We are pleased to announce that, thanks to the financial support of our valuable
users, we are able once again, to import articles from the radio frequency range into
the EMF-Portal. Fortunately, we could close the gap in our literature inventory and
all newly published articles released up to April 30, 2018 have been included. In
order that we are able to import further publications released in the future, please
help us with your donation. Thank you very much!
exposure system consisted of solenoidcoils (each with 2 m length each and an internal diameter of 40 cm) which consisted of different turns of copper wire (2 mm diameter) wound around plastic cylinders; combination of different turns of wires with the different voltage in each solenoid generated the magnetic field with the desired magnetic flux intensities
Sobhanifard M et al.
Effect of Extremely Low Frequency Electromagnetic Fields on Expression of T-bet and GATA-3 Genes and Serum Interferon-γ and Interleukin-4.
Luo X et al.
Occupational exposure to 50 Hz magnetic fields does not alter responses of inflammatory genes and activation of splenic lymphocytes in mice.
Zhang H et al.
Protective effect of procyanidins extracted from the lotus seedpod on immune function injury induced by extremely low frequency electromagnetic field.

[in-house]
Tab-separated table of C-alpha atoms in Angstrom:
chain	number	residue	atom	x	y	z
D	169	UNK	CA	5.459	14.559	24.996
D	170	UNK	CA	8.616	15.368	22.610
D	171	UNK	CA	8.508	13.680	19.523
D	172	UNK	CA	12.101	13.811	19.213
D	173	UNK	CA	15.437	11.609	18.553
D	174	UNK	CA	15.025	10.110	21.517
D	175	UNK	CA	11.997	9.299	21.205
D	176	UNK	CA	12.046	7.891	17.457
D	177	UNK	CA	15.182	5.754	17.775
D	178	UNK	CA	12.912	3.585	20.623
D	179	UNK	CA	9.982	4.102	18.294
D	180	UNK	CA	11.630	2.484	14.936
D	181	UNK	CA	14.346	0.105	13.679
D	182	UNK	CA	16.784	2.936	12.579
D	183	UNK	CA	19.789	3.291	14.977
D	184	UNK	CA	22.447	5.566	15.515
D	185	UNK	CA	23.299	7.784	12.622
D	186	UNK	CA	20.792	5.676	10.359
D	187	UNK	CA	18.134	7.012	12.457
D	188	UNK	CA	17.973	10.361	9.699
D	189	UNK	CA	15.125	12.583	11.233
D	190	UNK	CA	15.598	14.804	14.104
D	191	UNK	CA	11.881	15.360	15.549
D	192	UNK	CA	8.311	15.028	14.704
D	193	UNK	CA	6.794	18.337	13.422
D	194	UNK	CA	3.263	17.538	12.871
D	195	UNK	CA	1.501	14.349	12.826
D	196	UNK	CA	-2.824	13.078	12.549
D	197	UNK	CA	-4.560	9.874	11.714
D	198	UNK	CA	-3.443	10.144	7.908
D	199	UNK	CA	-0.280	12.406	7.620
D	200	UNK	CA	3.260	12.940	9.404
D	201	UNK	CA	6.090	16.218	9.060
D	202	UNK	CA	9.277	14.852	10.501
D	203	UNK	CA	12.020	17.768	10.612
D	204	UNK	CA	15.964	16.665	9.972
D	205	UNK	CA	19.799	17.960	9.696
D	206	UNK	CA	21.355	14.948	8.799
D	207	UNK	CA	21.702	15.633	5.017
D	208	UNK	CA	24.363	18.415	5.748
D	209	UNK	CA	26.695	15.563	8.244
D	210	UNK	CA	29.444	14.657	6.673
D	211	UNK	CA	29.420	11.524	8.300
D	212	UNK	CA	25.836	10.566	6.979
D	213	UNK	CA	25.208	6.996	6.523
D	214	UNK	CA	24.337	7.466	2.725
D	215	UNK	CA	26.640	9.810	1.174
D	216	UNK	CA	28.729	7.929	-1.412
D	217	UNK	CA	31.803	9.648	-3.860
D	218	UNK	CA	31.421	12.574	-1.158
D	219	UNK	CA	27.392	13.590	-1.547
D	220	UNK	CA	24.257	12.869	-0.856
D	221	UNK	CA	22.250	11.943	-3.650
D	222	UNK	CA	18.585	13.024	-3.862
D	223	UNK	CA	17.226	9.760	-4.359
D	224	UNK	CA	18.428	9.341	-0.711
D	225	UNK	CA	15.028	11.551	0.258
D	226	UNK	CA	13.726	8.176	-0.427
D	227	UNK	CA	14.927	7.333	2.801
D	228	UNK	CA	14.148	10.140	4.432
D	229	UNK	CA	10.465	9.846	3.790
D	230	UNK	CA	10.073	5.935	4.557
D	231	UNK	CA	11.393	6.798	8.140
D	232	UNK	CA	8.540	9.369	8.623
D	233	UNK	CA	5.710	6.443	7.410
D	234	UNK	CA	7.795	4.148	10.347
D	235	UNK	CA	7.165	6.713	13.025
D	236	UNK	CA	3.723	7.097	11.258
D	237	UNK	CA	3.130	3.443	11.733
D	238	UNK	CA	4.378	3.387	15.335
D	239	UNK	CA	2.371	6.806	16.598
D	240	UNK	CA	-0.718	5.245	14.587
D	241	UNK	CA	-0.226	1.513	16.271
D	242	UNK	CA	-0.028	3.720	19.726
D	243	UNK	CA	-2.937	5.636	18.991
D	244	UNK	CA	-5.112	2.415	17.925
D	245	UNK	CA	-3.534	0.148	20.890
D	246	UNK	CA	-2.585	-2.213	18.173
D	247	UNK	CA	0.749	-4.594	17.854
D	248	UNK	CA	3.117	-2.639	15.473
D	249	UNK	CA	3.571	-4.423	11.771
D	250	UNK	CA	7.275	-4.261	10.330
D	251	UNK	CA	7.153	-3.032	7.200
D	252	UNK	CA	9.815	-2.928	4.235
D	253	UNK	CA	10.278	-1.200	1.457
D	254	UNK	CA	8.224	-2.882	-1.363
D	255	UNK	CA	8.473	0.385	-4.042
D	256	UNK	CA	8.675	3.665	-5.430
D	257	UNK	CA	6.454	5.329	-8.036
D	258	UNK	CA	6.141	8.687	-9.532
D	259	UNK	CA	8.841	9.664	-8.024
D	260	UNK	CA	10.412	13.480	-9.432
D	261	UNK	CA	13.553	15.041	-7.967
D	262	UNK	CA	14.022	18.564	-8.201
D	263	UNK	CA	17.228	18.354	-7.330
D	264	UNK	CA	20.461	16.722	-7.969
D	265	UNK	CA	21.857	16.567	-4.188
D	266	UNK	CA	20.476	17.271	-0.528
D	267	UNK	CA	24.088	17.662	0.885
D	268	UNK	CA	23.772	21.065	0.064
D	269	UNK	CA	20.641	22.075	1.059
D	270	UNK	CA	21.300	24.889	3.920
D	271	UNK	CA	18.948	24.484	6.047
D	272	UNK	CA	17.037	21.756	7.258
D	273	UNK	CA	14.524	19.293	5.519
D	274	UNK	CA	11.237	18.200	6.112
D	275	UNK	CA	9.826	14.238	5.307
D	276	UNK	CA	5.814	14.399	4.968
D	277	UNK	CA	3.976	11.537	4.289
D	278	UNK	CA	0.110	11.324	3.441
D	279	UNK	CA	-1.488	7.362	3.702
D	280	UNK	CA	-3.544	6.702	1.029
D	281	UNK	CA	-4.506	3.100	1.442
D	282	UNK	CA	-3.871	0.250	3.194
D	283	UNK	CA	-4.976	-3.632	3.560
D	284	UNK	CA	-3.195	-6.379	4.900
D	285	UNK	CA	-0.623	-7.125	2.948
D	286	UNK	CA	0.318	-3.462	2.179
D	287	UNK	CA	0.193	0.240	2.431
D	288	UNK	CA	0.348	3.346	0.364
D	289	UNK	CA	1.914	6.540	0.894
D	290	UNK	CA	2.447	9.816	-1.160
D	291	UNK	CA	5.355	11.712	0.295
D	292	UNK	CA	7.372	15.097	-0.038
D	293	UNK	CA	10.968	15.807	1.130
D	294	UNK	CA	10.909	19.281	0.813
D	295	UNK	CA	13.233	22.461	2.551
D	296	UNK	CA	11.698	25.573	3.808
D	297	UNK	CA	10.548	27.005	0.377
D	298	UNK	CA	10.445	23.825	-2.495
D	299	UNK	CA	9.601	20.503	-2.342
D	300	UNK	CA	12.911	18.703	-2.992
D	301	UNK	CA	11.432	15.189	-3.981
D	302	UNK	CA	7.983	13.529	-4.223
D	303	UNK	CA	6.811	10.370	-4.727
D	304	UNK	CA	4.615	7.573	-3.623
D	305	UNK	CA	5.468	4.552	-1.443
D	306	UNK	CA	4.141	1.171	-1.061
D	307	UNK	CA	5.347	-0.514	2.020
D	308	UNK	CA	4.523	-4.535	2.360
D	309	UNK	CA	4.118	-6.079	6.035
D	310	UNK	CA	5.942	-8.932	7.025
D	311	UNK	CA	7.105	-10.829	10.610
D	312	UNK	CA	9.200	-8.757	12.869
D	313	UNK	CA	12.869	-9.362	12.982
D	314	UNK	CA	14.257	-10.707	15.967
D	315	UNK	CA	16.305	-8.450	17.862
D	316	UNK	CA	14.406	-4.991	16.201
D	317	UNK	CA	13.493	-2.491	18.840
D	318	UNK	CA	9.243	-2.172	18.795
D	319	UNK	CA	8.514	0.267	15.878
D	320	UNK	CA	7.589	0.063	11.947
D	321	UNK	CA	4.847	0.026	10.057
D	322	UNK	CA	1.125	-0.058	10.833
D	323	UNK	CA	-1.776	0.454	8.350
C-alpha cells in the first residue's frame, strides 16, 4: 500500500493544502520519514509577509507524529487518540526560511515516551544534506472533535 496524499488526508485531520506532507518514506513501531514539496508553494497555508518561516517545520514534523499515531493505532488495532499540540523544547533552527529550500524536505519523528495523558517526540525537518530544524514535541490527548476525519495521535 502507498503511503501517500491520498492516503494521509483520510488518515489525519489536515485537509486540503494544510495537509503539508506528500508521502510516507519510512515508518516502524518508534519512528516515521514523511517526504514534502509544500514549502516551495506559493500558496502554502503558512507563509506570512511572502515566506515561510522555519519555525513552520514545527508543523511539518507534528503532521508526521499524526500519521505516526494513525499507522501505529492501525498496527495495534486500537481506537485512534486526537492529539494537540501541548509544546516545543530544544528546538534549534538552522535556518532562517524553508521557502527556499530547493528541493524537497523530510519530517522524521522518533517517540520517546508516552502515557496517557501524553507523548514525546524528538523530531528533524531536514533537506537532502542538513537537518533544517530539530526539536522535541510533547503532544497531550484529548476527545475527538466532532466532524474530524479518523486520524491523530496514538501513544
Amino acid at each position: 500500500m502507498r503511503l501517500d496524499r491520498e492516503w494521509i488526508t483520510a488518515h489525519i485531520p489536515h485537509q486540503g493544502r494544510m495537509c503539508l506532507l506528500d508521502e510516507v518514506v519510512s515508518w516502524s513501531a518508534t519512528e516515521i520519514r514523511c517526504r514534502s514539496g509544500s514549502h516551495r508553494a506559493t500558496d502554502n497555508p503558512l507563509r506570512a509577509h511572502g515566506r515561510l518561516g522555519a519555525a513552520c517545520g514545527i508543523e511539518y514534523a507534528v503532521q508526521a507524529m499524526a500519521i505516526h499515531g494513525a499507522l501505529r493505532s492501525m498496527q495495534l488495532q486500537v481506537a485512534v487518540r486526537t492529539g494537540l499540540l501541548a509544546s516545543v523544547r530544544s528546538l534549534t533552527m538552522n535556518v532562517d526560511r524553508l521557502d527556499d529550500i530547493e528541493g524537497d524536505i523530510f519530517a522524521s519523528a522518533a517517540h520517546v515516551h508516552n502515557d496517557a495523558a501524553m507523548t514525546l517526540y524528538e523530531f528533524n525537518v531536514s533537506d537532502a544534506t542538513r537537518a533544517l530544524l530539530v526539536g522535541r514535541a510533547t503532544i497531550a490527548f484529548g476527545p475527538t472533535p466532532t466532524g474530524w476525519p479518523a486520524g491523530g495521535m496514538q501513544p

Salehi I et al.
Exposure of rats to extremely low-frequency electromagnetic fields (ELF-EMF) alters cytokines production.
Touitou Y et al.
Long-term (up to 20 years) effects of 50-Hz magnetic field exposure on immune system and hematological parameters in healthy men.
Cicekcibasi AE et al.
Determination of the effects of extremely low frequency electromagnetic fields on the percentages of peripheral blood leukocytes and histology of lymphoid organs of the mouse.
Arafa HM et al.
Immunomodulatory effects of L-carnitine and q10 in mouse spleen exposed to low-frequency high-intensity magnetic field.
Thun-Battersby S et al.
Lymphocyte subset analyses in blood, spleen and lymph nodes of female Sprague-Dawley rats after short or prolonged exposure to a 50 Hz 100-microT magnetic field.
Mevissen M et al.
Complex effects of long-term 50 Hz magnetic field exposure in vivo on immune functions in female Sprague-Dawley rats depend on duration of exposure.